Americas economic leaders shore up crisis response
Finance ministers from the Americas and multilateral lenders sought to shore up responses to the global economic crisis on Friday and pave the way for a vigorous recovery.
The event in Chile was the second gathering of finance ministers from the Americas after one last year in Mexico.
The International Monetary Fund said it is becoming more optimistic about the world economy in 2010 despite rising unemployment.
Economists in the region say Latin America could also return to growth sooner than other regions because it is rich in commodities exports.
Chile, the world's No. 1 copper producer, has won praise for building up savings from high metals prices during boom times and using the cash for an economic stimulus package.
Others have made similar moves, and Peru, Colombia, Mexico and Brazil have won high marks for having sound economic policies.
"If the first challenge is recovering from the crisis, it's just as important to stick with our strategic bets on future development because the post-crisis world will be extremely competitive and we have to be prepared," Chilean President Michelle Bachelet said.
Still, smaller countries in the hemisphere, or ones that went into the crisis with little savings and high debt loads, are having a tougher time.
Mexico and Colombia, both of which adhere to mainstream policies, have asked the IMF for credit lines worth billions of dollars to backstop their economies if they worsen.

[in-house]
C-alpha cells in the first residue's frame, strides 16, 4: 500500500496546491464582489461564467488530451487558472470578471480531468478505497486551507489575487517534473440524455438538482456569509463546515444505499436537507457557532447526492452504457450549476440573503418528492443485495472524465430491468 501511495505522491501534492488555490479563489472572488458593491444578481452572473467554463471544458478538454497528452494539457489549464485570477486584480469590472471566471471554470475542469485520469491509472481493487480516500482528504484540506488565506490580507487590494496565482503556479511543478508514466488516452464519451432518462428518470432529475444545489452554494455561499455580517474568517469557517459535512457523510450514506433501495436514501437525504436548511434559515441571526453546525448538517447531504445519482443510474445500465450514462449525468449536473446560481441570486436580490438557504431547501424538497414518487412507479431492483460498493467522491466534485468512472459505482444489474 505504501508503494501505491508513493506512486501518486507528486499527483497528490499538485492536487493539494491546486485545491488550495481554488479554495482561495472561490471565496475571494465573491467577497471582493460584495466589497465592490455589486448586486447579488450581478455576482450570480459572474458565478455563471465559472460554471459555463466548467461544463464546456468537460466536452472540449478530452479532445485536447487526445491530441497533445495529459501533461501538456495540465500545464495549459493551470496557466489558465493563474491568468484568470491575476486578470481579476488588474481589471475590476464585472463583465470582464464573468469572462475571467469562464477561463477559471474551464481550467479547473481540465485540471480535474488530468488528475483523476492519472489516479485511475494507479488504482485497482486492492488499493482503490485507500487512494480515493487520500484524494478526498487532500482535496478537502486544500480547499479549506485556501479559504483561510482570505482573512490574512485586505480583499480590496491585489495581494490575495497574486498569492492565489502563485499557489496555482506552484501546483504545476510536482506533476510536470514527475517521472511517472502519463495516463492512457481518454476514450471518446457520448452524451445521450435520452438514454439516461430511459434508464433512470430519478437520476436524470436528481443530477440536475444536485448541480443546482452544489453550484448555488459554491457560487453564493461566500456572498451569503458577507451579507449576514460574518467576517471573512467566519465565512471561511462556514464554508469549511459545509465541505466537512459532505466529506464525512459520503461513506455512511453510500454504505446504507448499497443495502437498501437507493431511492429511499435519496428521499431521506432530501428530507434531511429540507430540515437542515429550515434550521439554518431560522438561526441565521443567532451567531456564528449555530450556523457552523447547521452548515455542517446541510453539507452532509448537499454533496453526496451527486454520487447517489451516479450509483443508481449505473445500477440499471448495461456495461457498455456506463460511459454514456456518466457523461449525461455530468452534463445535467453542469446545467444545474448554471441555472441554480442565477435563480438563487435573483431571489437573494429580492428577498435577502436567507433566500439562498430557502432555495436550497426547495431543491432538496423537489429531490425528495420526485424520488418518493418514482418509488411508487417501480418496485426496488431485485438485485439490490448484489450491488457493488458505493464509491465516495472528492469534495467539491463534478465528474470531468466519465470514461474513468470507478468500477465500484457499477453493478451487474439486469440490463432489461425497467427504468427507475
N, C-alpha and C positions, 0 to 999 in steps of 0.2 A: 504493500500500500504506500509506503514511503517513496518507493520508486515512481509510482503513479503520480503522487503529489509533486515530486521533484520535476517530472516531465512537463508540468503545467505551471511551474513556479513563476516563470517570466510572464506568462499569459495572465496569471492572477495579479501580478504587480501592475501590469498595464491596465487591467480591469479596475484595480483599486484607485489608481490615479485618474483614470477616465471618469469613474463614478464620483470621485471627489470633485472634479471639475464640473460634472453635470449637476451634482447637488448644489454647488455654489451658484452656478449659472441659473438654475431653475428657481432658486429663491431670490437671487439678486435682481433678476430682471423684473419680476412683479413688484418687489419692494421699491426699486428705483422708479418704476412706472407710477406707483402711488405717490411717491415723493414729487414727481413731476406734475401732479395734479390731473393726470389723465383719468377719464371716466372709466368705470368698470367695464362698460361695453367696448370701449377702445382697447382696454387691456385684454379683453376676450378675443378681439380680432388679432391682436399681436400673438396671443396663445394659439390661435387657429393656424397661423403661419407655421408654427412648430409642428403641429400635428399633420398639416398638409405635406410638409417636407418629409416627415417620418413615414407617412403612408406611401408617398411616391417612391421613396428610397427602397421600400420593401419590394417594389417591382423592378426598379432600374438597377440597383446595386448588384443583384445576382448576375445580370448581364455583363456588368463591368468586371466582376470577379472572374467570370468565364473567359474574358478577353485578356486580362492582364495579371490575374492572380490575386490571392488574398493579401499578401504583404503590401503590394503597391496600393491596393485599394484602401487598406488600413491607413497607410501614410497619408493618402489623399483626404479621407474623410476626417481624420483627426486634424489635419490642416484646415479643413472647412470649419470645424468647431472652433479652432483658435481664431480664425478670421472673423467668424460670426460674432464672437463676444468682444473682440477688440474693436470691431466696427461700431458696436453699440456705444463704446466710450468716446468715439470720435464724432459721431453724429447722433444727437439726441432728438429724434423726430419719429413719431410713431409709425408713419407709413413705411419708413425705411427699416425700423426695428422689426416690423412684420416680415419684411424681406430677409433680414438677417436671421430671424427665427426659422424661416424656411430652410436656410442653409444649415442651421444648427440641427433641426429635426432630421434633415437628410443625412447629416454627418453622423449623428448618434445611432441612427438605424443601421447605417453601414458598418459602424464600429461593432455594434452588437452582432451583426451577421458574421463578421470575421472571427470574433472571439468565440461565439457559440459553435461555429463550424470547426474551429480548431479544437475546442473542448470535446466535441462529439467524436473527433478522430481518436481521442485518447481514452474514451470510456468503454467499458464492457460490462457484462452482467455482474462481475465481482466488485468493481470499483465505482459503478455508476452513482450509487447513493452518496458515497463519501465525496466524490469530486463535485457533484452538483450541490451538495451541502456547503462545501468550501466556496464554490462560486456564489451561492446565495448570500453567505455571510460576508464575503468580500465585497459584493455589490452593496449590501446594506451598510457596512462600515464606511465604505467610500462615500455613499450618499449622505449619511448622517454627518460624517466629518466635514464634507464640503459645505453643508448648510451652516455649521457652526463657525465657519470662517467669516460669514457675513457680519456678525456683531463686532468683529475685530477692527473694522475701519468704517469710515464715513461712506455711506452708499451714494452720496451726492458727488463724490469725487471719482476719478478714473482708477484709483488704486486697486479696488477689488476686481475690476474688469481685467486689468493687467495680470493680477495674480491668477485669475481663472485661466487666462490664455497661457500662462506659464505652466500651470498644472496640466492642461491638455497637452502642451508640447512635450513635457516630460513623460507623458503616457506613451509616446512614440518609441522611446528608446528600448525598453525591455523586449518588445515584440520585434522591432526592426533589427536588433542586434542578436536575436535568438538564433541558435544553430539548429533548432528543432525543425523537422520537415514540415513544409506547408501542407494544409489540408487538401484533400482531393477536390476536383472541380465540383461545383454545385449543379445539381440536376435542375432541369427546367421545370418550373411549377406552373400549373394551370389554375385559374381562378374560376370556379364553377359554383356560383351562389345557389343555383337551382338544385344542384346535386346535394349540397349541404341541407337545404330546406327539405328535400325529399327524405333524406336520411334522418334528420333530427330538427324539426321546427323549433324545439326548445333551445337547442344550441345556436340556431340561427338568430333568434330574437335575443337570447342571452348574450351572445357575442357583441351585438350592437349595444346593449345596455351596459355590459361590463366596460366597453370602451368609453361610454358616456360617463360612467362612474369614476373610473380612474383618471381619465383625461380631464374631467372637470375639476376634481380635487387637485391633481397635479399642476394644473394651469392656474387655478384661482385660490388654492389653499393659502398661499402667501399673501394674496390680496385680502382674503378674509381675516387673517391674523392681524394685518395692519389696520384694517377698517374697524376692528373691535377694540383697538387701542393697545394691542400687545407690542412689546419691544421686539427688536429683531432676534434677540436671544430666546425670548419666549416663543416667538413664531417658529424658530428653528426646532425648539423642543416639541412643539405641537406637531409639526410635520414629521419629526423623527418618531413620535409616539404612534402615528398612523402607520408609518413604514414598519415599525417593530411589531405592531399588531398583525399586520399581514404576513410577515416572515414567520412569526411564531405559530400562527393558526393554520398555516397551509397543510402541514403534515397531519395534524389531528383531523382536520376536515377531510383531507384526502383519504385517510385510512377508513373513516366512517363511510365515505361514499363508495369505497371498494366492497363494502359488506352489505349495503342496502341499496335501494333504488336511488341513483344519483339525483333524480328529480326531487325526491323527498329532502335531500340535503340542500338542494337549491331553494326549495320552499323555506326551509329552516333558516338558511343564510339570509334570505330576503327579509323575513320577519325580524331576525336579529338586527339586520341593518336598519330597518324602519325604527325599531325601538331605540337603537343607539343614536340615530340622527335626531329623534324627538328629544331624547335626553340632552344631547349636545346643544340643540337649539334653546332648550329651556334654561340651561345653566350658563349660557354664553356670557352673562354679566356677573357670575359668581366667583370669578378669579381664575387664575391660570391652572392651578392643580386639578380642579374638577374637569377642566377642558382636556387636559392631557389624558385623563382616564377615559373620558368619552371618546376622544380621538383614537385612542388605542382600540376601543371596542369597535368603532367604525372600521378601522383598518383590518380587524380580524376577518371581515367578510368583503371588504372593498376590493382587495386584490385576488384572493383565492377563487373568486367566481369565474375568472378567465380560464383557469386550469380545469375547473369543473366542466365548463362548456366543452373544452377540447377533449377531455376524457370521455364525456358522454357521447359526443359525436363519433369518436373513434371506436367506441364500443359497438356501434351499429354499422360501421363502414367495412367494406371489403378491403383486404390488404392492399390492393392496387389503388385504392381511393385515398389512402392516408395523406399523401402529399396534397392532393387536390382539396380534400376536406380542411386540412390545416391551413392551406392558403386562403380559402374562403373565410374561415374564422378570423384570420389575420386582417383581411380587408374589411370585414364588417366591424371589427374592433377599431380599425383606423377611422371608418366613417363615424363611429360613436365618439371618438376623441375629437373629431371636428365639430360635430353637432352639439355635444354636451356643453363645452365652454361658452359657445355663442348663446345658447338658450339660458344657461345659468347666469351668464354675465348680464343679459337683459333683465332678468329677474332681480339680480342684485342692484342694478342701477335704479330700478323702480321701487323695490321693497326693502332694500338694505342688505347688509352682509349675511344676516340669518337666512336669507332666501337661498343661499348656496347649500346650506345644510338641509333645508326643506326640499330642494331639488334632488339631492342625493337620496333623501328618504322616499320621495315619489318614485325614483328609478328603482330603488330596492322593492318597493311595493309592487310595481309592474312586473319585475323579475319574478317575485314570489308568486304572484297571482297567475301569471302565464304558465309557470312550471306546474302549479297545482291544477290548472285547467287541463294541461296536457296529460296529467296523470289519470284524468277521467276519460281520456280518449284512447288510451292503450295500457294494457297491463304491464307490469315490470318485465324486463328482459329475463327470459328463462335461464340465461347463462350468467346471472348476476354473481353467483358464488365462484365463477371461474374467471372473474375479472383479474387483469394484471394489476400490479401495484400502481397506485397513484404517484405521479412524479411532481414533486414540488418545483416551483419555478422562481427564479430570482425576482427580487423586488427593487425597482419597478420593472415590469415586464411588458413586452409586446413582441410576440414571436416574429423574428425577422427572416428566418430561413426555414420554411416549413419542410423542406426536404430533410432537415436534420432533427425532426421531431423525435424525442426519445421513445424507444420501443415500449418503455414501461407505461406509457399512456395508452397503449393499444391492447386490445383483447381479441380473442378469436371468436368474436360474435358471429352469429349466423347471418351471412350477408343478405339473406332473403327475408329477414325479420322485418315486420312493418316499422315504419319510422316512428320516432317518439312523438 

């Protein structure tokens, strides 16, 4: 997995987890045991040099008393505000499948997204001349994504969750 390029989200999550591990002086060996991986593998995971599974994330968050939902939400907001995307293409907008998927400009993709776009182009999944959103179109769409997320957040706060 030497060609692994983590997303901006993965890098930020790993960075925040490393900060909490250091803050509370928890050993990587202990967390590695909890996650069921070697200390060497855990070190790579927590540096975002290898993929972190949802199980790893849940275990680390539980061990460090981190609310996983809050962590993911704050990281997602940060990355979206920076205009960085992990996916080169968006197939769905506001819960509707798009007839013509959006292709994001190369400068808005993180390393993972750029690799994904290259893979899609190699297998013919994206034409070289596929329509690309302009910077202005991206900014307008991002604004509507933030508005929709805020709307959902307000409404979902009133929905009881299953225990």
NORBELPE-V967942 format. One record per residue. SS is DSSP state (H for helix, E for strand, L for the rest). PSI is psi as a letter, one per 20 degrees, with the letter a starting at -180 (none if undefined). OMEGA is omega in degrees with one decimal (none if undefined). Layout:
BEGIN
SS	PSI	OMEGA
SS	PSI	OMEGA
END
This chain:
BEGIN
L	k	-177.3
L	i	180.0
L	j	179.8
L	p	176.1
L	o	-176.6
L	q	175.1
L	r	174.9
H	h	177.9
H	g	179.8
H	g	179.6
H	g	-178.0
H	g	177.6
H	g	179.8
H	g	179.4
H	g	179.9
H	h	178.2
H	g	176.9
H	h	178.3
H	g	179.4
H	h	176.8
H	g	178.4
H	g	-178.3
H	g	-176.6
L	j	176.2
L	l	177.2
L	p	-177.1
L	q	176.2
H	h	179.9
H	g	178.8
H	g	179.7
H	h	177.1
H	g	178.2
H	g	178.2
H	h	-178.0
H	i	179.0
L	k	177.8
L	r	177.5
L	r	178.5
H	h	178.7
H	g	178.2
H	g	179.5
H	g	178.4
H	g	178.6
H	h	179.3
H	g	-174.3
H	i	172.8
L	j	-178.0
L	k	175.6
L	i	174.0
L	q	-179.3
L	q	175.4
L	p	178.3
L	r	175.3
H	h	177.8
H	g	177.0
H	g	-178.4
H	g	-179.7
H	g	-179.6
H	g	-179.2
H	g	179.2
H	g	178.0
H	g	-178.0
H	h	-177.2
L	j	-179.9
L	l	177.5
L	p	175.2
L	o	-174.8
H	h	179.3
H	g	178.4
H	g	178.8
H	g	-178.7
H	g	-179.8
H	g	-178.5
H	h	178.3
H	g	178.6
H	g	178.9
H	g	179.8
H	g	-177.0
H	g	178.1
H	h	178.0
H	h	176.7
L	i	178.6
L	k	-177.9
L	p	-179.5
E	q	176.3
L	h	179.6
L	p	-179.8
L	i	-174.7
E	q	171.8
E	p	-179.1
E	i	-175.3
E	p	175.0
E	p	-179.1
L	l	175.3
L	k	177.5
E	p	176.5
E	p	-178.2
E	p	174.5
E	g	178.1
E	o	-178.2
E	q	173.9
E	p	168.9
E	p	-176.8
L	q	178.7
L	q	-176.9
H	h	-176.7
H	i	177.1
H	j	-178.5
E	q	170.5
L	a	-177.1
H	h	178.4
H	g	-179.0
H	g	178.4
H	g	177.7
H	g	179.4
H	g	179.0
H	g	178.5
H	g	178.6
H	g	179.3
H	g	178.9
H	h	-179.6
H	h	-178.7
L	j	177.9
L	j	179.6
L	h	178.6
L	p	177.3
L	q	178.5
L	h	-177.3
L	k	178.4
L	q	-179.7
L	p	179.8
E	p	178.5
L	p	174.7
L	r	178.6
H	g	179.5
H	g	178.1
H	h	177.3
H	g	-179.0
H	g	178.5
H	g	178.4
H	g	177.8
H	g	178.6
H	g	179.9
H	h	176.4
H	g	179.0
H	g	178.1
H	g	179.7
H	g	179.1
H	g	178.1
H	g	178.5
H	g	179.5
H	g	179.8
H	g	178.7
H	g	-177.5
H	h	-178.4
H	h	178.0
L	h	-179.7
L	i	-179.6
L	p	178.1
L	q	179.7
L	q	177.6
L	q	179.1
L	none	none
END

"There is no solid reason to do revisions of Mexico's ratings," Finance Minister Agustin Carstens said of speculation it could be downgraded by credit-rating agencies as its economy shrinks an estimated 5.5 percent this year.
Officials from the World Bank, IMF and the Inter-American Development Bank were also at the meeting amid calls for quick roll-outs of infrastructure programs to create jobs and boost future growth.
Canadian Finance Minister James Flaherty said his country's financial system is healthy and has withstood the crisis better than most, thanks in part to a strong regulatory framework.
He appeared to encourage other countries to make sure their regulations were appropriate. A wave of financial deregulation in the United States over the past two decades has been blamed for contributing to the global financial crisis.
Multilaterals Need Cash
Nicolas Eyzaguirre, the IMF's director for the Western Hemisphere, said Latin America's economy could shrink more than 2 percent this year.
But he said the global economy has started to return to normal after being weaker than expected in the first half of this year, and that the United States may be in positive territory next year.
"The (global) recovery has started to materialize with some more vigor than we thought, in such a way as to change the 2009 outlook downwards a bit, but improve it some for 2010."
World Bank President Robert Zoellick said that economic risks still remain and that the poverty-fighting institution may need to raise additional capital if countries keep asking for loans to combat the global recession.
The IADB is also working to raise funds. IADB President Luis Alberto Moreno said he wants to "loan as much as possible to countries that need so much now."
Finance ministers agreed that raising more funds for multilaterals would be crucial to help pull out of the crisis. They also committed to avoiding protectionist trade policies.
For Honduras, the World Bank and IADB have said they have paused some loans to pressure the interim government to give power back to ousted President Manuel Manuel Zelaya after a military coup on Sunday that has been widely condemned.
"The legitimate government of Honduras is that of President Manuel Zelaya," his Finance Minister Rebeca Santos said in Chile.
[Source: By Rodrigo Martinez and Terry Wade, Reuters, Viña del Mar, Chl, 03Jul09]
DDHH en Honduras
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